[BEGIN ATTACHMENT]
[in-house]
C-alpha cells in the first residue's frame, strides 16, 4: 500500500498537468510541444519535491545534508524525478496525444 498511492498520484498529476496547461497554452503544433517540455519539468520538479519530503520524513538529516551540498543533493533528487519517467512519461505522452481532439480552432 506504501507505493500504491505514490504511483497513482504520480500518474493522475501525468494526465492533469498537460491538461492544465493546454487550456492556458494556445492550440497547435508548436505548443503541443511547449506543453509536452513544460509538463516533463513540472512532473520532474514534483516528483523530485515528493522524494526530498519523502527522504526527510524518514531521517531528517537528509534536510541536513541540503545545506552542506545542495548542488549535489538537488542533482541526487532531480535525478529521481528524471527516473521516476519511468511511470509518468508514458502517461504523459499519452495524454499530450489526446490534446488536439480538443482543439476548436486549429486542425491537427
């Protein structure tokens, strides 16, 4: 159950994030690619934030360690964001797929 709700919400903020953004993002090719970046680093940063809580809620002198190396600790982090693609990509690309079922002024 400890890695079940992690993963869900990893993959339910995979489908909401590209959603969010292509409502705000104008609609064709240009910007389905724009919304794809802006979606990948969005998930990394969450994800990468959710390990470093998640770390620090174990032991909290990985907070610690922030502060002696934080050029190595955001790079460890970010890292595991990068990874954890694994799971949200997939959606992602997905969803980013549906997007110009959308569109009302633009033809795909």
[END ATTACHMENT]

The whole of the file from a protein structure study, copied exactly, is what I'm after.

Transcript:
[in-house]
C-alpha cells in the first residue's frame, strides 16, 4: 500500500498537468510541444519535491545534508524525478496525444 498511492498520484498529476496547461497554452503544433517540455519539468520538479519530503520524513538529516551540498543533493533528487519517467512519461505522452481532439480552432 506504501507505493500504491505514490504511483497513482504520480500518474493522475501525468494526465492533469498537460491538461492544465493546454487550456492556458494556445492550440497547435508548436505548443503541443511547449506543453509536452513544460509538463516533463513540472512532473520532474514534483516528483523530485515528493522524494526530498519523502527522504526527510524518514531521517531528517537528509534536510541536513541540503545545506552542506545542495548542488549535489538537488542533482541526487532531480535525478529521481528524471527516473521516476519511468511511470509518468508514458502517461504523459499519452495524454499530450489526446490534446488536439480538443482543439476548436486549429486542425491537427
């Protein structure tokens, strides 16, 4: 159950994030690619934030360690964001797929 709700919400903020953004993002090719970046680093940063809580809620002198190396600790982090693609990509690309079922002024 400890890695079940992690993963869900990893993959339910995979489908909401590209959603969010292509409502705000104008609609064709240009910007389905724009919304794809802006979606990948969005998930990394969450994800990468959710390990470093998640770390620090174990032991909290990985907070610690922030502060002696934080050029190595955001790079460890970010890292595991990068990874954890694994799971949200997939959606992602997905969803980013549906997007110009959308569109009302633009033809795909």